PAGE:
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An Interview with Bob Dylan's One-Night-Only Sax Player
2003-04-26, Municipal Auditorium, New Orleans, LA
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Update 2023: This interview is included along with 40+ others in my new book ‘Pledging My Time: Conversations with Bob Dylan Band Members.’ Find a variety of purchase links (hardcover/paperback/ebook) here.
Bob Dylan rarely has guests sit in. You could probably count the past decade's sit-ins on one hand. As I wrote about here before, I once saw Eric Clapton join Bob’s opening act as a surprise guest. He did not return during the headliner’s set.
But one night in New Orleans, April 26, 2003 to be exact, Dylan did have a guest sit in. A saxophone player, no less; hardly an instrument that’s just going to blend into the background. And not for just a song or two. For the entire set.
That guest was Dickie Landry. He'd never played with Bob before. He's never played with him since. I wanted to know how the hell it happened. So I called him up.
Before we get there, a little about Landry. Though new to the Dylan world, he'd already had quite a career.
Dickie Landry was born, as the song goes, on the bayou. Cecilia, Louisiana, 1938. He gigged around the Lafayette area until the late '60s, when he moved to New York and found himself in the avant-garde art scene. He played for years with Philip Glass and Laurie Anderson, collaborated across the globe with Robert Rauschenberg, hung out with Ornette Coleman and Moondog, and even appears on the Talking Heads album Speaking in Tongues. He contributed to Graceland too, connecting Paul Simon with the zydeco musicians who played on "That Was Your Mother." Hell, the man even played a private concert for Fidel Castro. Marc Broussard, another great Louisiana musician, recently called him "one of my all-time heroes" and an "all-around badass."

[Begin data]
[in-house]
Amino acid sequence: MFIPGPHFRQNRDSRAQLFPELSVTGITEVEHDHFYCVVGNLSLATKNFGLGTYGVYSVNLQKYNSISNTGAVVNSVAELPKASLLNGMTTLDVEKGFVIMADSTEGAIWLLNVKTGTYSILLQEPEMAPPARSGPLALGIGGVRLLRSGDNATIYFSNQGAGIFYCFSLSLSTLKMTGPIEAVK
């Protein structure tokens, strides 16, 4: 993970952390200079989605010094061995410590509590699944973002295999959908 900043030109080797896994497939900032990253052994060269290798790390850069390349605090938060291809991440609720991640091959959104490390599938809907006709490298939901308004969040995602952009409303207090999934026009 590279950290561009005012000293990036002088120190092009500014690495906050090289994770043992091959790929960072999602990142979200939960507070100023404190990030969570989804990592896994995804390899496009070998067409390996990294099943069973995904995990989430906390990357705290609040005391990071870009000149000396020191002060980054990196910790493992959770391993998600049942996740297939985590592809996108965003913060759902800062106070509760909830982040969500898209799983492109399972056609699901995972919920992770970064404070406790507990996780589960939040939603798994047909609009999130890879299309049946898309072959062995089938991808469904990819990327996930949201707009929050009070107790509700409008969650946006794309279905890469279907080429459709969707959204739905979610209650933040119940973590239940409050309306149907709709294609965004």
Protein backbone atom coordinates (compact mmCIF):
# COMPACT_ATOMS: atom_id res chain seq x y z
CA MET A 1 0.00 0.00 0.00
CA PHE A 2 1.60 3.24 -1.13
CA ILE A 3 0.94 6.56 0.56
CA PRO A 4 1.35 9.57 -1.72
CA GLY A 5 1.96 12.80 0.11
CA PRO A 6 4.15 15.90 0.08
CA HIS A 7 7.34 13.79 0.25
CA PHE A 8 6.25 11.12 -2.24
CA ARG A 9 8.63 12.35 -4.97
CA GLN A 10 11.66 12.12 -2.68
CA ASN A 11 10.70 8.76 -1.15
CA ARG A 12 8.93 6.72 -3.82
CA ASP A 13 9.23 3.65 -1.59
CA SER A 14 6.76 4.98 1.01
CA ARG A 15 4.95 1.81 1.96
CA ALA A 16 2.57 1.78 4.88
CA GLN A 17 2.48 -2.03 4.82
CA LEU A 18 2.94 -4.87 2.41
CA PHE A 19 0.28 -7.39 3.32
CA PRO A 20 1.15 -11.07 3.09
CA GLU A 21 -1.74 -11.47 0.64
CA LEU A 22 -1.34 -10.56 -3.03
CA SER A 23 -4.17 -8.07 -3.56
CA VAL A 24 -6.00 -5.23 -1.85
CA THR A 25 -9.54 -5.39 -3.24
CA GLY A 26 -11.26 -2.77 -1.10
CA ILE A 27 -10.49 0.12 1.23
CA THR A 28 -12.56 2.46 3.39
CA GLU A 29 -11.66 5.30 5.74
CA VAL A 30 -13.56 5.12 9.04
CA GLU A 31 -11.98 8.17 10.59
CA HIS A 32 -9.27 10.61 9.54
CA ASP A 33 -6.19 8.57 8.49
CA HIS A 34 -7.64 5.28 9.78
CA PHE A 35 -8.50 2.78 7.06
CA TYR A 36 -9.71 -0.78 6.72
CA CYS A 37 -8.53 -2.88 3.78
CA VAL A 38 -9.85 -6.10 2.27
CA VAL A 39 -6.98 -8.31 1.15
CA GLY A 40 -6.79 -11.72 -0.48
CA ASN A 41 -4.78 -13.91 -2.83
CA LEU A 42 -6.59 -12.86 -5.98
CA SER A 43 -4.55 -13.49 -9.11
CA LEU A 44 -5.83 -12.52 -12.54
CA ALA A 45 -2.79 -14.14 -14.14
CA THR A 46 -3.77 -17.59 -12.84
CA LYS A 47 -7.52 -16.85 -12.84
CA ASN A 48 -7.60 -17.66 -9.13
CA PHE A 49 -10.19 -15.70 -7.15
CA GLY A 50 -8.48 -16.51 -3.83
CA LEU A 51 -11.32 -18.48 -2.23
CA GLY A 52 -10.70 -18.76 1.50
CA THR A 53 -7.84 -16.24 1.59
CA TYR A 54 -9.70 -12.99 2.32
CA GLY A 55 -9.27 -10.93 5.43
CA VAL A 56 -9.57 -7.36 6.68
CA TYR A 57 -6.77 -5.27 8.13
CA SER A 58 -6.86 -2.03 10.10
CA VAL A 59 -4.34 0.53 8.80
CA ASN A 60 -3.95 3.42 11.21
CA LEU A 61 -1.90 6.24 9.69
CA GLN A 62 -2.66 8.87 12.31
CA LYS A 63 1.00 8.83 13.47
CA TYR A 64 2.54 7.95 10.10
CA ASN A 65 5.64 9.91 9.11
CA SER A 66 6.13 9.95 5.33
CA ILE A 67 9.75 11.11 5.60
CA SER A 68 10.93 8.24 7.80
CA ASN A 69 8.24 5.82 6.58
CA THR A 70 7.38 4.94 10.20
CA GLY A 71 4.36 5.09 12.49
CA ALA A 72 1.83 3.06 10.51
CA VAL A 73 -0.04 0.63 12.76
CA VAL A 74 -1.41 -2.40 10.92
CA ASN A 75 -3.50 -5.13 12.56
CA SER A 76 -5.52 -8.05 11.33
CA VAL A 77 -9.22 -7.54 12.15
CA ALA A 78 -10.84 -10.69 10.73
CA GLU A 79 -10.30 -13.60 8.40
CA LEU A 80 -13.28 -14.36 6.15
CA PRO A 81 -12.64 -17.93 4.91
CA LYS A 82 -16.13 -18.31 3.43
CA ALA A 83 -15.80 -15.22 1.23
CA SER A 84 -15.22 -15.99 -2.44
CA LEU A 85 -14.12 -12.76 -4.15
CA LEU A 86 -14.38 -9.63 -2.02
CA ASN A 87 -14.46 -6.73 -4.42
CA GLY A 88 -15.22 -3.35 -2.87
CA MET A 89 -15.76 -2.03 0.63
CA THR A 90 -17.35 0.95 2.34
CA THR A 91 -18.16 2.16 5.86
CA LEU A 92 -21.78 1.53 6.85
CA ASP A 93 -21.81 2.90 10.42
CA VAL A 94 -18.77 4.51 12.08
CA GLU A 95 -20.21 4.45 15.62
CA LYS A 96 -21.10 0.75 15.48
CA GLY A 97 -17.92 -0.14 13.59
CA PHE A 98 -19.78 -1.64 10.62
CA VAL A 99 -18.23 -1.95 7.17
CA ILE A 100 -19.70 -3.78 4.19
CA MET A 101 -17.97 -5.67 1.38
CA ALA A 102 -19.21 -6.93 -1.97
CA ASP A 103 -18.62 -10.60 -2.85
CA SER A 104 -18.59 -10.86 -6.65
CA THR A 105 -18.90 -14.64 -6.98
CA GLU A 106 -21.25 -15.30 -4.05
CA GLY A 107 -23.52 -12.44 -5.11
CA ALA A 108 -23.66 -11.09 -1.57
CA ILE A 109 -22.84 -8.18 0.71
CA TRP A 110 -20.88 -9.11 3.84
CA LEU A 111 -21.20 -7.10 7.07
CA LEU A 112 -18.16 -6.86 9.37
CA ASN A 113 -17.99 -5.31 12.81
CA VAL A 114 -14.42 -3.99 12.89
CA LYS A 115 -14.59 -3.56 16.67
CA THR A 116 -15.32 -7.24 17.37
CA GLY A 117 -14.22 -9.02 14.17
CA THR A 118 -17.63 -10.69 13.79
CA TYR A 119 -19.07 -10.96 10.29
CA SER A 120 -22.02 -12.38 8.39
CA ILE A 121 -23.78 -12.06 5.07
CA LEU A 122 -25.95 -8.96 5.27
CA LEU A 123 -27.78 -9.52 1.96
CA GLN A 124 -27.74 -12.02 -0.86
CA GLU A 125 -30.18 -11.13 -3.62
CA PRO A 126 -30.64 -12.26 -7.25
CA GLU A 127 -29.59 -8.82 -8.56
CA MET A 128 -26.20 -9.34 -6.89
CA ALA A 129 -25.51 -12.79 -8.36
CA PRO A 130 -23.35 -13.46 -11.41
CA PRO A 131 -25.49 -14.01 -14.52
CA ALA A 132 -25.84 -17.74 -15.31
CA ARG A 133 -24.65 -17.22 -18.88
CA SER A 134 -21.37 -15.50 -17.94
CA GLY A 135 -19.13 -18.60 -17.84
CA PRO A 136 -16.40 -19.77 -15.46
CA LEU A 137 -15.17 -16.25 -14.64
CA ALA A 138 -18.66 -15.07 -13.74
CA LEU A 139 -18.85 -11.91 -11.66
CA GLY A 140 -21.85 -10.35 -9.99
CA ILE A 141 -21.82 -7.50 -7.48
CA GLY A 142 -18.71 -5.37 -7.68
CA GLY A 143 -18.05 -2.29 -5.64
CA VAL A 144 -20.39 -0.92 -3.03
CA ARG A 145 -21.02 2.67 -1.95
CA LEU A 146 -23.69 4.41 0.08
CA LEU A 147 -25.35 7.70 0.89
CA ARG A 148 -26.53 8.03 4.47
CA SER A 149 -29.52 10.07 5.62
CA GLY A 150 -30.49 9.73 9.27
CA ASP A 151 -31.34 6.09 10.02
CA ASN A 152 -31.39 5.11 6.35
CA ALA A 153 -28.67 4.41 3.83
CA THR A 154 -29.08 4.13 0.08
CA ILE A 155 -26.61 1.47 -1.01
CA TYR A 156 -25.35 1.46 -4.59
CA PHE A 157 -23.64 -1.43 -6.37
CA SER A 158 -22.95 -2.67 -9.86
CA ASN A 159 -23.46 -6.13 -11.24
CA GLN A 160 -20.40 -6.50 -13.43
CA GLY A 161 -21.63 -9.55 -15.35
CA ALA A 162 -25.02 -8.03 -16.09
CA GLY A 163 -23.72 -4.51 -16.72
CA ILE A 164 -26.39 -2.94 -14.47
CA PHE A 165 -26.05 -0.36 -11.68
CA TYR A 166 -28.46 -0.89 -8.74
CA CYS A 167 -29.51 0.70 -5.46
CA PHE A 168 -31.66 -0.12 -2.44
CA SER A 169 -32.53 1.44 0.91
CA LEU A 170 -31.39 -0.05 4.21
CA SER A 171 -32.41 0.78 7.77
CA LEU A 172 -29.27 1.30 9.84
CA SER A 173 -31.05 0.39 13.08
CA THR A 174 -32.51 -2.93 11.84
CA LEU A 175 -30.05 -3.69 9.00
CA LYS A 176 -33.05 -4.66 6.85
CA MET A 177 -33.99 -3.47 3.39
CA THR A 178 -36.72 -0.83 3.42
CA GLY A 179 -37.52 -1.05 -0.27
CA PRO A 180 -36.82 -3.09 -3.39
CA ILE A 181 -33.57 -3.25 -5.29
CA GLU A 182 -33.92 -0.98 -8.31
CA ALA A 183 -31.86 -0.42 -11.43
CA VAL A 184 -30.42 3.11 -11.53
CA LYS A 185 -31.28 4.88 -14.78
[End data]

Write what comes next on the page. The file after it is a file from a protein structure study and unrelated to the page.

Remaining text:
He's also a renowned visual artist and photographer. Nowness made a good short film about his many pursuits:
Back to April 26, 2003. Or rather, April 25, since Dickie’s story begins the night before. Bob had just played his first of two Jazzfest concerts in New Orleans. The first was on the fairgrounds - what you probably picture when you picture Jazzfest. The second - Dickie’s gig - was a more traditional setup, in an auditorium. Lucinda Williams opened.
Dickie is a terrific raconteur, and I haven’t seen this story told elsewhere, so I'll turn it over to him. I edited and condensed it slightly for clarity. Just imagine all this with a Louisiana accent.
I have a friend in New Orleans who owns a restaurant. Name is Kerry Boutté, the restaurant Mulate's. He had been friends with Dylan for a while and also the bass player from New Orleans [Tony Garnier]. He invited me and a couple other friends to dinner at the restaurant, and Bob was going to be there.
But, if you know Bob, he doesn't like to meet new people. So the minute Bob walks in, he saw about six of us that he didn't know at all and was about to walk out the door. Tony Garnier said, no Bob, you gotta meet Dickie Landry. He's played with Laurie Anderson, Philip Glass. Bob said, "Well where is he?" I said, "I'm right here, Bob."
He said, "You must have interesting stories. How did you meet Philip Glass?" So I went through the whole story of my meeting Philip. At one point, Philip and I were both plumbers. He said, "Philip Glass was a PLUMBER?" I said, "Yeah, while you were making your money, we were scrambling!"